The benefit of a non-deterministic approach

Our deterministic approach (bad or good, right or wrong, heaven or hell, etc.) drive most of us to be deterministic even when we are evaluating future options. There is a reason why most of us wired to think in a deterministic way. Deterministic is simple and more comfortable than taking the non-deterministic approach. In the non-deterministic approach, the two deterministic options are two complementary parts of the whole. It is easier to take the first approach and just pick one option. It’s harder to find how two opposites balanced one another.

The gap between deterministic and non-deterministic approaches is even sharper when we discuss the future. When we consider the past, we can base our deterministic approach on data collected from the past, but when we discuss the future, the data does not exist. Yes, we can take data from the past and try to use it to predict the future. If using the past to predict the future was the approach people followed, we wouldn’t drive cars, communicate over the internet, leverage mobile devices, we wouldn’t enjoy any progress.

I’m taking the current moment (or “now”) out of the equation as this is a momentary event in the spectrum between past and future, or as many believe this is the only time that exists (as past and future are all in our brains). If we take the second approach, it makes the deterministic view even more absurd, as it based on …. well nothing. But since most of the people are more focused on the past and future, I’m taking this approach as the leading argument for this post.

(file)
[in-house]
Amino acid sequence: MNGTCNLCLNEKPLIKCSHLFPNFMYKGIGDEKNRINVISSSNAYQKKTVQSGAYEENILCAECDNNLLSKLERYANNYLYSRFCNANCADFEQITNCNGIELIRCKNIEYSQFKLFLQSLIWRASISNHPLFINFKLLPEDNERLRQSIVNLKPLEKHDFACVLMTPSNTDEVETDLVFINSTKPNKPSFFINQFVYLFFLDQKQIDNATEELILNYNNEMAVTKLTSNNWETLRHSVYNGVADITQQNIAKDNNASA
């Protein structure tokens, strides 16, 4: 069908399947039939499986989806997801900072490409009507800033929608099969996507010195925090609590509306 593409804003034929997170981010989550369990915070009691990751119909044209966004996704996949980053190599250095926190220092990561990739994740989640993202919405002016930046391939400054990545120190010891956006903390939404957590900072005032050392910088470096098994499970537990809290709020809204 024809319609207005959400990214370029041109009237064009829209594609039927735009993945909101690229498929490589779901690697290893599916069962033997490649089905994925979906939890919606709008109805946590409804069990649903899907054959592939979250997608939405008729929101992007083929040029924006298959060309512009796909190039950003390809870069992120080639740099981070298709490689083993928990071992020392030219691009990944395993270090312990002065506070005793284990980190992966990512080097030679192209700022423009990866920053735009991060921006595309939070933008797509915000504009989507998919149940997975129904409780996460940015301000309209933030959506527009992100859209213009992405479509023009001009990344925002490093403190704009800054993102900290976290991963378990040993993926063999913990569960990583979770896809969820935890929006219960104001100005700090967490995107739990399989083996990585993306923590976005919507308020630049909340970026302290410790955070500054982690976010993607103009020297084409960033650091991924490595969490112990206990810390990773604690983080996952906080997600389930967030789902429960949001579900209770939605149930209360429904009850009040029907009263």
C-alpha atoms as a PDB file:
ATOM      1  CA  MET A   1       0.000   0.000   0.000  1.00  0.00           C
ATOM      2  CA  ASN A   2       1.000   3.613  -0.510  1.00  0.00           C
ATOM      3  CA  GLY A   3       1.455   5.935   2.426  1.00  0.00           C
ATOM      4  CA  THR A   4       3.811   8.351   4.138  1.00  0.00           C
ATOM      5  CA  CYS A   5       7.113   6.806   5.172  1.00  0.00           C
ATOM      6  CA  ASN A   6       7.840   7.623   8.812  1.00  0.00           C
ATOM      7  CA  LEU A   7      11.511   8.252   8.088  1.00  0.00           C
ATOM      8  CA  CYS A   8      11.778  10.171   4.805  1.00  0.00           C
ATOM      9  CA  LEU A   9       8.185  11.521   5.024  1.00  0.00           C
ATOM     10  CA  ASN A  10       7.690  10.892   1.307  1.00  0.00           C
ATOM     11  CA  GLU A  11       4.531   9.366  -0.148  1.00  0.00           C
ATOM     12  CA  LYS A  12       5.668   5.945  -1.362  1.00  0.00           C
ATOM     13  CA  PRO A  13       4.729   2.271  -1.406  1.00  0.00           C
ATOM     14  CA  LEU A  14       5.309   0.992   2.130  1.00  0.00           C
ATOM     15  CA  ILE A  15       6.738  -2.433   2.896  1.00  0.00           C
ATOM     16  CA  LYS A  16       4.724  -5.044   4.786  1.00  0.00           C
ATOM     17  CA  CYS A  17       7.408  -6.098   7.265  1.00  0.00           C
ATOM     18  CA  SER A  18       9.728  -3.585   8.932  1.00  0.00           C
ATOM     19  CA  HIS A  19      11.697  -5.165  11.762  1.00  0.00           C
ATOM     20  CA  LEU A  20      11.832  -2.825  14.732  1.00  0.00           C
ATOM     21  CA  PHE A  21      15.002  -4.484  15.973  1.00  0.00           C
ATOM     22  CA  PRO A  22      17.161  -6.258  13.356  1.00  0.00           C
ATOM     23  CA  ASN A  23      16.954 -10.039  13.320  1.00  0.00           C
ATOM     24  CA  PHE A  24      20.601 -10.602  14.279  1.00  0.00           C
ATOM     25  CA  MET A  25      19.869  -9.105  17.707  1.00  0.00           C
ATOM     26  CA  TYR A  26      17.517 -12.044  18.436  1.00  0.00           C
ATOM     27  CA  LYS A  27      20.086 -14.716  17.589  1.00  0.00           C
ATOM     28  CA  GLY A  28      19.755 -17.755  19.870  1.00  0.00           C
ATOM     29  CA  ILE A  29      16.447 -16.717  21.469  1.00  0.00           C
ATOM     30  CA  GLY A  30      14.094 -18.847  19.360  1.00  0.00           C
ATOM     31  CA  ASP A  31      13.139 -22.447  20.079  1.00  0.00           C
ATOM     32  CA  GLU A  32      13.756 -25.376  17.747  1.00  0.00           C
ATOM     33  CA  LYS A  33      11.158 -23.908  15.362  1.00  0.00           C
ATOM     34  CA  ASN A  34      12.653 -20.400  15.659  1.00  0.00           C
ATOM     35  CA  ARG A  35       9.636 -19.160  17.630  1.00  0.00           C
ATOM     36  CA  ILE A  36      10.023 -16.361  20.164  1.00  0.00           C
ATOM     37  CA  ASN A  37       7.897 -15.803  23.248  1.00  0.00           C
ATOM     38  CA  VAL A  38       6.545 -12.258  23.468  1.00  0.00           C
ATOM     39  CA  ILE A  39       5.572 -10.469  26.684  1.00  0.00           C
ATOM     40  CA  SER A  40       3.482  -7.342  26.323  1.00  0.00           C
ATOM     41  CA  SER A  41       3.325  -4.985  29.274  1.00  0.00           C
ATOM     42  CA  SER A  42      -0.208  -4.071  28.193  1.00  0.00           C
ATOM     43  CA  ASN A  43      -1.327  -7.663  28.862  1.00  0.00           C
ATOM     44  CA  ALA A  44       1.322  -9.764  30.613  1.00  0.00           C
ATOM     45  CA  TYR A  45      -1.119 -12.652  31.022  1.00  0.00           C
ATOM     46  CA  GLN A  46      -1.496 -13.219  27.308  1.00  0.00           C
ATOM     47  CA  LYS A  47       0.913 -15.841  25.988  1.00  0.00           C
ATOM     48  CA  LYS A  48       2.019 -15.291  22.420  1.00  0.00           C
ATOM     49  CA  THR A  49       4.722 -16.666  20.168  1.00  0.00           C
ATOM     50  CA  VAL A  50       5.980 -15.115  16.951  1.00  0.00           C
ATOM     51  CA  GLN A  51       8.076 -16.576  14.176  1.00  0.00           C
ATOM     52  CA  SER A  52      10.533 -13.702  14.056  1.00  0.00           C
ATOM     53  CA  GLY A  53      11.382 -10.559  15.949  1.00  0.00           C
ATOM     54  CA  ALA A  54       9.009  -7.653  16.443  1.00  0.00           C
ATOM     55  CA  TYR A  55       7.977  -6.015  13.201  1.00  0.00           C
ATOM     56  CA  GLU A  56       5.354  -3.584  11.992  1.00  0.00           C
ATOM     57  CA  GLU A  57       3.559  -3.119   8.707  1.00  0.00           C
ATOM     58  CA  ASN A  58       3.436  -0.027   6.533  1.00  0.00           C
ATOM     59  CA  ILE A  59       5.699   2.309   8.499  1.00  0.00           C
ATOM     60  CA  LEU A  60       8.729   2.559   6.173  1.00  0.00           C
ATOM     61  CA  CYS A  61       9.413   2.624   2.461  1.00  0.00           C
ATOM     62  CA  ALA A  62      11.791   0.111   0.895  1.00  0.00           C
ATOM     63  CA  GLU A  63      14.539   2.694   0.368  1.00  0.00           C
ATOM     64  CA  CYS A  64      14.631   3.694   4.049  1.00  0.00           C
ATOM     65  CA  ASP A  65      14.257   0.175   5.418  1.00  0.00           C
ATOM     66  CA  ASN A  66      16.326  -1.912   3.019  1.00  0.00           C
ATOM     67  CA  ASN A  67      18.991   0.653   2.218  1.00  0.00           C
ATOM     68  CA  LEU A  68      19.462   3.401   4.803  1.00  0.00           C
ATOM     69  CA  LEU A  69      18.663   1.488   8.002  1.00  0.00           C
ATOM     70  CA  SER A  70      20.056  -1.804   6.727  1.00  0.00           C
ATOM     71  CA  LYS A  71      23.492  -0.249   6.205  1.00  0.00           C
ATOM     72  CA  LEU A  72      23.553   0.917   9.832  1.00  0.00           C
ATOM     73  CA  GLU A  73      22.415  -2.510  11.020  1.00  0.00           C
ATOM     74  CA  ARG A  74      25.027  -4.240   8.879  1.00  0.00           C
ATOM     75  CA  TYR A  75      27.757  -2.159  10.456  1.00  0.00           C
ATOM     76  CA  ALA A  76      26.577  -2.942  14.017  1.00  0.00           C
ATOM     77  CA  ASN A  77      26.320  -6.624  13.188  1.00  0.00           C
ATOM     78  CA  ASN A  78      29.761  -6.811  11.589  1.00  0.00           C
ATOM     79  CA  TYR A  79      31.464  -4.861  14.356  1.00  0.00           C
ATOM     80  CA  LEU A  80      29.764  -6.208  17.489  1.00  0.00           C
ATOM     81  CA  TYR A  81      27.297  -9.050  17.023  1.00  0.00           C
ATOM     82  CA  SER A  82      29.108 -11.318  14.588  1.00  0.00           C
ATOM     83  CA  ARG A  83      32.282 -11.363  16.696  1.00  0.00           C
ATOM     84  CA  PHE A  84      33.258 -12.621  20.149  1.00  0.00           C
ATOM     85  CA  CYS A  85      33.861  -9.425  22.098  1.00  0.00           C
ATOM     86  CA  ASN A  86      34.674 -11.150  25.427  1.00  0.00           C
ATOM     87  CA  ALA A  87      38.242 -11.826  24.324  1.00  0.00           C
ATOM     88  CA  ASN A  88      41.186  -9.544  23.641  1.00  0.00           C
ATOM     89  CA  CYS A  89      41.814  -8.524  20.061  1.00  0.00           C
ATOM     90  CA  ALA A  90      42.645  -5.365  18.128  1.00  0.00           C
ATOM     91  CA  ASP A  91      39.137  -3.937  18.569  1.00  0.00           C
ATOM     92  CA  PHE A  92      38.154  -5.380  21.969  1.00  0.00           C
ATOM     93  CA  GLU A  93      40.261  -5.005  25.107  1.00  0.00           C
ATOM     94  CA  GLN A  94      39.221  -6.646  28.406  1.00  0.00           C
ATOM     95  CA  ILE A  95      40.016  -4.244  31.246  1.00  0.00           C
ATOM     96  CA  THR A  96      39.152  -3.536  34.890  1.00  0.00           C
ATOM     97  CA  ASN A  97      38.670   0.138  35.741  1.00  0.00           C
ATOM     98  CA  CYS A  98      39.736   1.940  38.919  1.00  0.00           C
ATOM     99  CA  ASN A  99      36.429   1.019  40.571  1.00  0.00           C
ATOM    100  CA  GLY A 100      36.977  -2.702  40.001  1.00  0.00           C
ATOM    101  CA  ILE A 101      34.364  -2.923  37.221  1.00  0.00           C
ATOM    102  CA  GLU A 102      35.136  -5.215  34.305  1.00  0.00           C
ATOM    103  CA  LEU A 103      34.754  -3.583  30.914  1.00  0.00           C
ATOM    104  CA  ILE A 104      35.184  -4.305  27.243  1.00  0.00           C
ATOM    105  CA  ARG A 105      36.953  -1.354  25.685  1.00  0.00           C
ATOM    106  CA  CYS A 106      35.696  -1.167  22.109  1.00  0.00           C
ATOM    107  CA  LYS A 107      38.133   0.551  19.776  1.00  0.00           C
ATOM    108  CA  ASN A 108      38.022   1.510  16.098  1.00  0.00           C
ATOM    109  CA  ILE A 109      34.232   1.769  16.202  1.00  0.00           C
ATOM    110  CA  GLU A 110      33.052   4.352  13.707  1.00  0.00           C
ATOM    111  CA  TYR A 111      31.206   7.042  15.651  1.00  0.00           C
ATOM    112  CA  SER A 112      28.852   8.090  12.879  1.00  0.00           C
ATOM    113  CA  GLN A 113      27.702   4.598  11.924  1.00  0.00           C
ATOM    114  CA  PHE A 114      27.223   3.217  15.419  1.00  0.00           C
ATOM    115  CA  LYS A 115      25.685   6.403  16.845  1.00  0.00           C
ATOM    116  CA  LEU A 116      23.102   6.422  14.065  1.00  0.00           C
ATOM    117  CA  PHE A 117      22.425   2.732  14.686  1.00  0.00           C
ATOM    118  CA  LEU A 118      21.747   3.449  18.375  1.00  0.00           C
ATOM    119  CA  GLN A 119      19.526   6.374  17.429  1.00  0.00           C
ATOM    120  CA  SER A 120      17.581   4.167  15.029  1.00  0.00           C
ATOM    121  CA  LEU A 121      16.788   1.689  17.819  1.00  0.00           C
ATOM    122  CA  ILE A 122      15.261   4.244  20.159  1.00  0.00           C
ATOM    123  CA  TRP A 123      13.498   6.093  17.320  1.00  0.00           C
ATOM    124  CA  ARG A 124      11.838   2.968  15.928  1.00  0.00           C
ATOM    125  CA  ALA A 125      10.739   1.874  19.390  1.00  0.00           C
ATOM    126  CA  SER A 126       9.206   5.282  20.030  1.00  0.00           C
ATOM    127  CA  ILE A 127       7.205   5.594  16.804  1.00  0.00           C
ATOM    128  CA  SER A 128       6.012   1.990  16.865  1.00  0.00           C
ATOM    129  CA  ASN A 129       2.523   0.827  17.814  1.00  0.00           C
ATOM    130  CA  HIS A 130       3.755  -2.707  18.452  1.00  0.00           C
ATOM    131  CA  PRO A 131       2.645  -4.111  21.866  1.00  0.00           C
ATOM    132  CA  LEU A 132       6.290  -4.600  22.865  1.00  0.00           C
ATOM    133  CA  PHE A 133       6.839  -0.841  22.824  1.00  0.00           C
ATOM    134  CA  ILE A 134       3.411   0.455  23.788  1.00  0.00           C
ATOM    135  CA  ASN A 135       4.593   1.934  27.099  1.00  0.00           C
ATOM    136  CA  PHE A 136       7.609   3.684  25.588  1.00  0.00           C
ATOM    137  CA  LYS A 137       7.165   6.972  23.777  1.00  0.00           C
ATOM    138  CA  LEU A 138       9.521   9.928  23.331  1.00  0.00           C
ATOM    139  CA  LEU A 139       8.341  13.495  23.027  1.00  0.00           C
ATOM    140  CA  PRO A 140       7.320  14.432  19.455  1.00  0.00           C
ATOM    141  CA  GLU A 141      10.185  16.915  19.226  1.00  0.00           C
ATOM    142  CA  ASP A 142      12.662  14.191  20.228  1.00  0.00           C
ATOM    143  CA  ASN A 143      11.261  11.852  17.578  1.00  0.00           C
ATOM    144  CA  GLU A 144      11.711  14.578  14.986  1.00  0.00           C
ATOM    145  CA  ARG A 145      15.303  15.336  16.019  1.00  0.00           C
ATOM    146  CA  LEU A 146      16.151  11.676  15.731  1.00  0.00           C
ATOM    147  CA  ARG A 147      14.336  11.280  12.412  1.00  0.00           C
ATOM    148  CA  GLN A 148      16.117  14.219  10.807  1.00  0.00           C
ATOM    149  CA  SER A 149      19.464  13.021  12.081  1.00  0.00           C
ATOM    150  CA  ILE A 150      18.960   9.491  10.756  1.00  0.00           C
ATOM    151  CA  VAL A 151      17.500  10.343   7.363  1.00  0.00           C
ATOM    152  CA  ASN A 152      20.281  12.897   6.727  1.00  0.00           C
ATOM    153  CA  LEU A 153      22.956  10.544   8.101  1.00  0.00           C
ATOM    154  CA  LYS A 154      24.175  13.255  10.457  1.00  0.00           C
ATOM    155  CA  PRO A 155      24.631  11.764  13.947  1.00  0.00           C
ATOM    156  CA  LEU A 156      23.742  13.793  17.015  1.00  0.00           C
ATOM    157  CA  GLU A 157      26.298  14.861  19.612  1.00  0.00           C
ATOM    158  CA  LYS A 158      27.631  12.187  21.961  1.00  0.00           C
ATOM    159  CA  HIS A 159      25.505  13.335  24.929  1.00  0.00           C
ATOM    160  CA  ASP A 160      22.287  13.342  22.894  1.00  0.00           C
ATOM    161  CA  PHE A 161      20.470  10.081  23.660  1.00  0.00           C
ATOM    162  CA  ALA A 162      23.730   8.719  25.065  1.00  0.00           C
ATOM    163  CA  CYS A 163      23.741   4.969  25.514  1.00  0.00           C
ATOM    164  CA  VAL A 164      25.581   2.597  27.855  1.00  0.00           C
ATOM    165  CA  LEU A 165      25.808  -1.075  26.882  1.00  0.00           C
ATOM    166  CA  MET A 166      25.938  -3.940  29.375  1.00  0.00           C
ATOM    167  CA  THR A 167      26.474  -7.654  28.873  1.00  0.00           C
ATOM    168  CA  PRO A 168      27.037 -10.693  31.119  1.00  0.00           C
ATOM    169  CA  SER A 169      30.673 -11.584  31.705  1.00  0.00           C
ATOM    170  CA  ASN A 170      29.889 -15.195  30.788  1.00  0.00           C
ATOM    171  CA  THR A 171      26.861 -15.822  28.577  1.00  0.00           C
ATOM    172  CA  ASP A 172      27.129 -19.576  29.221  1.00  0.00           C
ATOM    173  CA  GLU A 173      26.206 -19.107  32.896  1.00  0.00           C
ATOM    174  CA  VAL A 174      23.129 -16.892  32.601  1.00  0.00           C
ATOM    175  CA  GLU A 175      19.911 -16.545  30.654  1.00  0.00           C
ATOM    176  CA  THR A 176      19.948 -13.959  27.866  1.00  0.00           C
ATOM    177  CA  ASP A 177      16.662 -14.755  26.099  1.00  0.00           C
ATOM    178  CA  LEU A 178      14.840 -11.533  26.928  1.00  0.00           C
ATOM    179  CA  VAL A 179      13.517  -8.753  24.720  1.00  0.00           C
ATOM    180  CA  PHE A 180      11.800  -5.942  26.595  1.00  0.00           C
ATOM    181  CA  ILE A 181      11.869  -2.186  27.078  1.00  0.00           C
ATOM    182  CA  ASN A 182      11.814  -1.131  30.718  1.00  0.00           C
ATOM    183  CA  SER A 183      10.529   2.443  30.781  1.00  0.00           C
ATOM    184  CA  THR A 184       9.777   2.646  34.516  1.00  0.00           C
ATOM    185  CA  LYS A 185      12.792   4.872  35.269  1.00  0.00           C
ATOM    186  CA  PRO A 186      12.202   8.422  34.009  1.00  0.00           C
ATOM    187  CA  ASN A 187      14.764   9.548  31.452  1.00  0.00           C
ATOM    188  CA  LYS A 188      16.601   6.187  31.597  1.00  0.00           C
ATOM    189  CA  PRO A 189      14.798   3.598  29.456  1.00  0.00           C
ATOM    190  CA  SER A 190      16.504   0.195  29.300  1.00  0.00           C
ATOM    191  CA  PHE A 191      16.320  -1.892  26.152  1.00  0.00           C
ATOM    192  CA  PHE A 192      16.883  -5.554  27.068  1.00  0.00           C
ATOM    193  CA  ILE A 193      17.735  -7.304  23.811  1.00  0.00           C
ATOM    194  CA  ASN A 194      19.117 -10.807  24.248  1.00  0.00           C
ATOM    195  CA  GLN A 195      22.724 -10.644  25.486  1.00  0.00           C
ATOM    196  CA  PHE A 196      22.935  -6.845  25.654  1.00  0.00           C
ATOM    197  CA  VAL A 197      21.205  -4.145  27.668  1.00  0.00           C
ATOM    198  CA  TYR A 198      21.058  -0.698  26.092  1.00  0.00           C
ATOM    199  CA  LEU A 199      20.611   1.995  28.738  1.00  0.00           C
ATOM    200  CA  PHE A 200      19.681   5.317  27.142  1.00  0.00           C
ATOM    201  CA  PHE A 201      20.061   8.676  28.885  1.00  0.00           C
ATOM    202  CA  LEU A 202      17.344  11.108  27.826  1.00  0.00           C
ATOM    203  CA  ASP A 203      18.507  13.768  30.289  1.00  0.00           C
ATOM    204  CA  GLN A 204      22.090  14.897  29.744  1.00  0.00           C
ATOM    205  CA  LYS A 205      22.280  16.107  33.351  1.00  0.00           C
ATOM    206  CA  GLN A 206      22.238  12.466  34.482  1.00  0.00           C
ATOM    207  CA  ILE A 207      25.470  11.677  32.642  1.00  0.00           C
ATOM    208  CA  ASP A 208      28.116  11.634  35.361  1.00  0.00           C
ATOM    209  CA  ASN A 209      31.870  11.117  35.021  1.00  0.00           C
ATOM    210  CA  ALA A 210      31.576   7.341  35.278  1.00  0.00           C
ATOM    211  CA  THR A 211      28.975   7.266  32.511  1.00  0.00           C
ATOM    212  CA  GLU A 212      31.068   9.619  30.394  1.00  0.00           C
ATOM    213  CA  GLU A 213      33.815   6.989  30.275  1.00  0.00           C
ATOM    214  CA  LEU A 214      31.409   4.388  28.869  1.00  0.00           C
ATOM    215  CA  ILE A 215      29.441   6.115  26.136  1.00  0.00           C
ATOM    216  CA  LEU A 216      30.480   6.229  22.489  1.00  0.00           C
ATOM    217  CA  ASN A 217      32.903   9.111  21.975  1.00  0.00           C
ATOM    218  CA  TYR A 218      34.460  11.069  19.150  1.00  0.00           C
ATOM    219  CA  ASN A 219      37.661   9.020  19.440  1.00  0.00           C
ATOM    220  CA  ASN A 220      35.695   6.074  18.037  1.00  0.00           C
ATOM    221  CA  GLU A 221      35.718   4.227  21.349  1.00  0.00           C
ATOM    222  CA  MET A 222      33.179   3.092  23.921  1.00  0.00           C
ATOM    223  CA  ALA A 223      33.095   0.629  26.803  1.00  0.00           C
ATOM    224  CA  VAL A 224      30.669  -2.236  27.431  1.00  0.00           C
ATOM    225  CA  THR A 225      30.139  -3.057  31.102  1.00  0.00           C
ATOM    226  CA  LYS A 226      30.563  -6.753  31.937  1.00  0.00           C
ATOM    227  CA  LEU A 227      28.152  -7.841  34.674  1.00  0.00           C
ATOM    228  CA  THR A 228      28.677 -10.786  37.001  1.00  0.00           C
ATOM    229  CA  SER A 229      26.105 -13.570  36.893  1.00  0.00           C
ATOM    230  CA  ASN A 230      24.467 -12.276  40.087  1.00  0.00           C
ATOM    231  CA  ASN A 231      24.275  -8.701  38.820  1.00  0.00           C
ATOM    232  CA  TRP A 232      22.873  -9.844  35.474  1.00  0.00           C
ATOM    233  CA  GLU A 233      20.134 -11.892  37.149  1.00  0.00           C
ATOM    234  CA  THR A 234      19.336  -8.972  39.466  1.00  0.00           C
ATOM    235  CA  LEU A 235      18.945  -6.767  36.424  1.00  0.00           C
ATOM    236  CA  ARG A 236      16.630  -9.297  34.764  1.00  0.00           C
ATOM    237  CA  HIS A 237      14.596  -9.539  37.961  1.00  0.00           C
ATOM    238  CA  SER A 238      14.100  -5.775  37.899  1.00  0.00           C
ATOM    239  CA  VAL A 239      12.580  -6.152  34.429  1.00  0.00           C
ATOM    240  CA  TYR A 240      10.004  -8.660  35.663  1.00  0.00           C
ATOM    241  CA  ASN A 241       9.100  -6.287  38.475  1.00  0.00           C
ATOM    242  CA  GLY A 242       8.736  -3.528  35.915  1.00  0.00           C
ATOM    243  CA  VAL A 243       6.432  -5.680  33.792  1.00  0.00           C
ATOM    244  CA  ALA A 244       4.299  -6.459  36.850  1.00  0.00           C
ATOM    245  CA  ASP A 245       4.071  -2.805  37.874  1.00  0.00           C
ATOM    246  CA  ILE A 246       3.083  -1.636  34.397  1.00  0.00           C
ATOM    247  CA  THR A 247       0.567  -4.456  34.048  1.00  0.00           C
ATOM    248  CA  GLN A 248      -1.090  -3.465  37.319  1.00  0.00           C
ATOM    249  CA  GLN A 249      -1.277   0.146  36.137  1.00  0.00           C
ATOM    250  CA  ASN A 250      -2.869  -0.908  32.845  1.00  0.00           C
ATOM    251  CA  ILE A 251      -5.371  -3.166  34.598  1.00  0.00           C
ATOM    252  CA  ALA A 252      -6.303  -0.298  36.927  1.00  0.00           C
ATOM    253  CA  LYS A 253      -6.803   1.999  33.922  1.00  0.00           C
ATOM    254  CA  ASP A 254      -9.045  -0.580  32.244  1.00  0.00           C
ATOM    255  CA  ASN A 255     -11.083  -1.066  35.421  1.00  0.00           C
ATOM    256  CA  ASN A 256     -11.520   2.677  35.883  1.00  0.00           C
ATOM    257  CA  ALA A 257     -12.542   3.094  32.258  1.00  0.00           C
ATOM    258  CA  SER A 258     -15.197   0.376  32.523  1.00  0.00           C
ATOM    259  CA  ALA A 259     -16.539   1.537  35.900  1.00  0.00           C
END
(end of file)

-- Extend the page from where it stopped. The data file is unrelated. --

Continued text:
When you are dealing with the future, when you are trying to find out what is right or wrong, use a non-deterministic approach. You can try to predict how the future will look like based on that what is good or bad for you, and you can do the same by finding what the spectrum between good and evil that works for you. While defending the range, you also need to understand the conditions that define this spectrum. Determining conditions will enable you to continuously validate your assumptions and refine the optimal spectrum that works for you.

The spectrum approach takes away right or wrong. It creates an acceptance range of options between right and wrong. It’s not deterministic approach. When you have a range of options, you can aim to the good or right side of the spectrum. You must be aware that reaching any point on this spectrum is better than reaching any option outside of it. When you realize that you reached or close to reach any point on the range, move forward! You are in an optimal place according to what you planned. You need to keep in mind that with time the surrounding environment will change and that will require you to rethinking what is your target spectrum.

When using a deterministic approach, you argue between the right and wrong, good and evil. When you are non-deterministic, you are not debating anymore. You agree on the range of options between the two opposites that works for you! This approach turns debated and disagreements into collaboration and cooperation. The result will serve all participant much better than taking the “right” approach.

This post might introduce a paradox for many people, can we take a non-deterministic approach to find out if non-deterministic is better than a deterministic method? If you see the puzzle, you thought process still following a deterministic point of view.

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